Karlie Kloss and three young women sitting around a table (© George Etheredge/The New York Times/Redux)
Karlie Kloss (second from right) and a group of Kode With Klossy scholars on March 8, 2018 (© George Etheredge/The New York Times/Redux)

Karlie Kloss, one of the best-known faces in the modeling world, was curious how apps like Instagram actually work. She took a class and learned she loved to code. Today her Kode With Klossy camp has helped train more than 1,000 girls in America.

Kloss founded the coding camp in 2015 to empower girls to become leaders in the tech industry. The model teamed up with the New York coding school where she did her first course in 2014 to offer the opportunity to girls between the ages of 13 and 18 nationwide.

“I realized that, just like art and fashion, code is about creativity,” Kloss says on her website. “Women are essential in forging digital progress and knowing how to code is the key to exploring and creating the newest frontier.”

Throughout the two-week program, the girls learn basic software engineering principles and are introduced to the most commonly used programming languages. First-time coders learn Ruby, HTML and CSS, while those returning for a second or third summer also learn Javascript and Sprint, a language used for the development of iOS applications.

Kloss has learned many of these languages. “I merely wanted to satiate my curiosity to understand simply, what ‘code’ was,” Kloss wrote in an article for Teen Vogue magazine. “I had no idea how much I would love learning this secret language, or how it would inspire my commitment to making sure all girls can learn to code and be leaders in technology.”

Kloss’ coding camp takes place annually in cities across the United States. In 2017, Kode With Klossy hosted 50 camps in 25 different cities, including Austin, Texas; San Francisco; Denver; and Boston.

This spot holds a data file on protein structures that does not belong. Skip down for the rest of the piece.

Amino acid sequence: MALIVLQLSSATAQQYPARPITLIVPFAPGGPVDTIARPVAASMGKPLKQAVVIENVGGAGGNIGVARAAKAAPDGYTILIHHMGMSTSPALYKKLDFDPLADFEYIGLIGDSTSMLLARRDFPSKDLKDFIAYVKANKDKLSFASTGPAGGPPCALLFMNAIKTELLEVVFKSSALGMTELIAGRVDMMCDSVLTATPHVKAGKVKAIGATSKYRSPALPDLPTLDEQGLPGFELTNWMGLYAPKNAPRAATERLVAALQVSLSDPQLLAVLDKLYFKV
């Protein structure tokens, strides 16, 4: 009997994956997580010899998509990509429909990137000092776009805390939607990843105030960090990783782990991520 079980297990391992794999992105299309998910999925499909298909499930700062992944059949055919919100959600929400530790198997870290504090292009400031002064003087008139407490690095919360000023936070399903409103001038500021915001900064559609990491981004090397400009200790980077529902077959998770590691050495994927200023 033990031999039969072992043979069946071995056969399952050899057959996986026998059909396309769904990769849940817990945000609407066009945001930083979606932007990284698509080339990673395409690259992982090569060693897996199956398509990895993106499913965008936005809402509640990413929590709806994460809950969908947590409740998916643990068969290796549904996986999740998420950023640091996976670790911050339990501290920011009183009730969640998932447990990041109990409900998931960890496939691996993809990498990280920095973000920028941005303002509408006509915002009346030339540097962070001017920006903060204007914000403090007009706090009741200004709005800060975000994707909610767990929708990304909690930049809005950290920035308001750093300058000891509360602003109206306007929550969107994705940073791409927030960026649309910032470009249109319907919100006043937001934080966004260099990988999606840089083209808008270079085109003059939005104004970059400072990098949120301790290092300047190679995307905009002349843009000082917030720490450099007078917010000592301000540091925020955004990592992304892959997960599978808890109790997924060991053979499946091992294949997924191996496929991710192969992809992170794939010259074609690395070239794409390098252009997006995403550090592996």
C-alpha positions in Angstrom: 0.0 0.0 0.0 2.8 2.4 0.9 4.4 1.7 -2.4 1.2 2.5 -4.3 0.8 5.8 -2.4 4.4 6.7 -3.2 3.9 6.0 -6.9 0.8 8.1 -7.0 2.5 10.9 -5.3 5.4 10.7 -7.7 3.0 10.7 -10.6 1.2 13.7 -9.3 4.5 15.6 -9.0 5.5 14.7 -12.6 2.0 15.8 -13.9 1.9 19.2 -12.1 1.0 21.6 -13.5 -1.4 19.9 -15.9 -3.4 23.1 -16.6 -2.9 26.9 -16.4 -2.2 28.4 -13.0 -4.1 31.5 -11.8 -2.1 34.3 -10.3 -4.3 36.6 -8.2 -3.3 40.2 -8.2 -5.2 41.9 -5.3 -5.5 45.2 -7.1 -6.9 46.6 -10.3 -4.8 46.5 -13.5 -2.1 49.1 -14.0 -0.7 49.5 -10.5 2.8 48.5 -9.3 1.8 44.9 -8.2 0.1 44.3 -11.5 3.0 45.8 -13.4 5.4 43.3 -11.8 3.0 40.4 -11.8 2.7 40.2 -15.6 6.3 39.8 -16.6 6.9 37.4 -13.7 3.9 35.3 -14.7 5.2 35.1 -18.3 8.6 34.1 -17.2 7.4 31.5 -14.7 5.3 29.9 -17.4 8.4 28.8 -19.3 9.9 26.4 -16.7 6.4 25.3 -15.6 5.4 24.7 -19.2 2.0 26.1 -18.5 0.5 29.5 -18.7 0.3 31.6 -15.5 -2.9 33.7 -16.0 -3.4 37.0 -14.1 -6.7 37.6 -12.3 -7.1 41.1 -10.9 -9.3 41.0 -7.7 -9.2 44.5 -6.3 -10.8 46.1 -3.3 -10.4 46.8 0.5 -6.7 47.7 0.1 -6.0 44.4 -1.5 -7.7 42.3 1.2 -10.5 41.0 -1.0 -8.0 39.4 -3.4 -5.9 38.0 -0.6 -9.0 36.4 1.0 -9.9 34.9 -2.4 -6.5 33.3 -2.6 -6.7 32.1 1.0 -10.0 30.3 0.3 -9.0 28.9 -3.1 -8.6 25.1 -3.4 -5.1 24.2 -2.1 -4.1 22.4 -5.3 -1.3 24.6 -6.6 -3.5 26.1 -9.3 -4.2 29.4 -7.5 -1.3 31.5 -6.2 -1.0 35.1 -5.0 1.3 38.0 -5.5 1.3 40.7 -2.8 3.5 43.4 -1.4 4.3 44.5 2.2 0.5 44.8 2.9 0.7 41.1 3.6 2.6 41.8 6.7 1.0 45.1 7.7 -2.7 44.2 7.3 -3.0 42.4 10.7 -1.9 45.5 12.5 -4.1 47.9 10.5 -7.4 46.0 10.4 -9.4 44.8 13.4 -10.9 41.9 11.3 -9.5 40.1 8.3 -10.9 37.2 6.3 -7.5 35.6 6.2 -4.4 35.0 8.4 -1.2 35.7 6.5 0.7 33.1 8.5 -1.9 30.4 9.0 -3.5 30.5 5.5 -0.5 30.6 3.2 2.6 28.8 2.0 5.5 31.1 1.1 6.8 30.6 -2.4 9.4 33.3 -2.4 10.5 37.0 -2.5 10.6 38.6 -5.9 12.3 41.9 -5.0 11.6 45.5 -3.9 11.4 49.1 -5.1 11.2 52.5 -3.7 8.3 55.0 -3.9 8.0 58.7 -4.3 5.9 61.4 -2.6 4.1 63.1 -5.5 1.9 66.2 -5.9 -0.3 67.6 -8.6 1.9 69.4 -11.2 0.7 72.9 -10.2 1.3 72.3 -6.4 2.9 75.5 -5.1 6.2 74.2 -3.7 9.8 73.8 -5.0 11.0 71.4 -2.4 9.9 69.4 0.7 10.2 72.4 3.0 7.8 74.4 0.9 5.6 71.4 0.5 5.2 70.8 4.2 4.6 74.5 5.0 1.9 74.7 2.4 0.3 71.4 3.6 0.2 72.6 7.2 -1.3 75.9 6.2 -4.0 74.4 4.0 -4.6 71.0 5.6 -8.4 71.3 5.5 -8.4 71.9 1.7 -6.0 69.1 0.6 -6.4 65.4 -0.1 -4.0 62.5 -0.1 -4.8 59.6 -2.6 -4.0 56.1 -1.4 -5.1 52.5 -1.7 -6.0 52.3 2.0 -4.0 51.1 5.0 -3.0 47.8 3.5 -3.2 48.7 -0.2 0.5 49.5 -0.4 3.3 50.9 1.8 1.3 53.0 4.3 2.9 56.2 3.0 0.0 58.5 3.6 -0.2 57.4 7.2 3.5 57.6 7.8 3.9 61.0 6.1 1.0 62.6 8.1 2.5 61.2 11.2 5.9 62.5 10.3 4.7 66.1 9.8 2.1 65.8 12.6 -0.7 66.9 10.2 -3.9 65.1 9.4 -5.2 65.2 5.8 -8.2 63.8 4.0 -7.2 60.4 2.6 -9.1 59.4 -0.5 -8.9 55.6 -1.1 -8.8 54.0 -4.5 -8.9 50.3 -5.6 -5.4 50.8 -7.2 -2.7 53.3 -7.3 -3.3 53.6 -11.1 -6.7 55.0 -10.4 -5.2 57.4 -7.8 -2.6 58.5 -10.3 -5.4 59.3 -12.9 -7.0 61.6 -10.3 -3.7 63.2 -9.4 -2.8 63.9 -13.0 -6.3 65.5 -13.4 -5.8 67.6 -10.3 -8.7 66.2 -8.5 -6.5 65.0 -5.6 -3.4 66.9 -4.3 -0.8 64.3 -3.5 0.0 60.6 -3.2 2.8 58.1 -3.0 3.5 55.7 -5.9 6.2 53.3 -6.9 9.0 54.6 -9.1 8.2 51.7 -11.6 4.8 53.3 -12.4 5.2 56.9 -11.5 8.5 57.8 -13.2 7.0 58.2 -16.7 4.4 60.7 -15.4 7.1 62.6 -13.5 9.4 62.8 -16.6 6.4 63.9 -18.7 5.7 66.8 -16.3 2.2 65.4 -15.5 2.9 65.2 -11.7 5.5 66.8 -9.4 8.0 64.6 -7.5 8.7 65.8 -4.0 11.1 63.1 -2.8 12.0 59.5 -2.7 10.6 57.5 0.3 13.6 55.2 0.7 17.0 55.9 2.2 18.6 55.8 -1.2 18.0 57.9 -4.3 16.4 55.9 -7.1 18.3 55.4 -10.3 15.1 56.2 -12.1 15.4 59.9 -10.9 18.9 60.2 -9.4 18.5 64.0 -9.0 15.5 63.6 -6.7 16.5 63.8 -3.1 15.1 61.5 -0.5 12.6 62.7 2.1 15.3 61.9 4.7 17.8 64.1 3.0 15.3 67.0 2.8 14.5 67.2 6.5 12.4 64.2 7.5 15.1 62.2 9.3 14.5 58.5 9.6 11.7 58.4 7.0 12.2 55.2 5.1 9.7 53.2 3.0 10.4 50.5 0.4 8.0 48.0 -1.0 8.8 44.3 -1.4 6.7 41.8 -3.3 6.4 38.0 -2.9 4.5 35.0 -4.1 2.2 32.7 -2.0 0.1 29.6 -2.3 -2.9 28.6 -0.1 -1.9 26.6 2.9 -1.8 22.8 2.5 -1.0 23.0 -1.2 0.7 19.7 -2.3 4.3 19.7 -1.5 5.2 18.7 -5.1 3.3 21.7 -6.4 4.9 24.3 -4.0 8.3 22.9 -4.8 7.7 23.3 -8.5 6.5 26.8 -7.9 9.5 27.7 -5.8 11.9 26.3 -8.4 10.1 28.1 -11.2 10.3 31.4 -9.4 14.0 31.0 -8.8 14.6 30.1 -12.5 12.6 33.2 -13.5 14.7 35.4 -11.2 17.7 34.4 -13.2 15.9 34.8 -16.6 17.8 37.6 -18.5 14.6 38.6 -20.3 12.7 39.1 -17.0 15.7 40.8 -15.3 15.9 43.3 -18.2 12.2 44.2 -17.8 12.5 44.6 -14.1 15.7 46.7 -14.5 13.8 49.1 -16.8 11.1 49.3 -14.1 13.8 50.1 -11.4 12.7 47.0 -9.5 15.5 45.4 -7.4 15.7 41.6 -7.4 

Each camper is selected through an application process. Kloss funds the entire cost, making the camp free of charge.

Woman sitting in office, with city skyline in window behind her (© George Etheredge/The New York Times/Redux)
Karlie Kloss in her New York office (© George Etheredge/The New York Times/Redux)

Alumni of Kode With Klossy have gone on to pursue computer science degrees at the top U.S. universities, completed internships at companies that include Microsoft, and started their own coding classes.

Kloss is one of many celebrities to actively promote the participation of women in science, technology, engineering and math (STEM). American model Lyndsey Scott is also an avid coder and advocate, and is a mentor for Girls Who Code, a nonprofit organization that helps teenage girls learn coding.

The annual Computer Science Education Week and its corresponding event “Hour of Code” also draw tremendous support. Ambassadors for this movement include Kloss, actor Ashton Kutcher and Microsoft Founder Bill Gates.

This story was written by freelance writer Maeve Allsup.



Some coding-related jobs:

Network architects design and build data communication networks, including local area networks and intranets.

Programmers write and test code that allows computer applications and software programs to function properly.

Information security analysts plan and carry out security measures to protect an organization’s computer networks and systems.

Web developers design and create websites.

Source: U.S. Bureau of Labor Statistics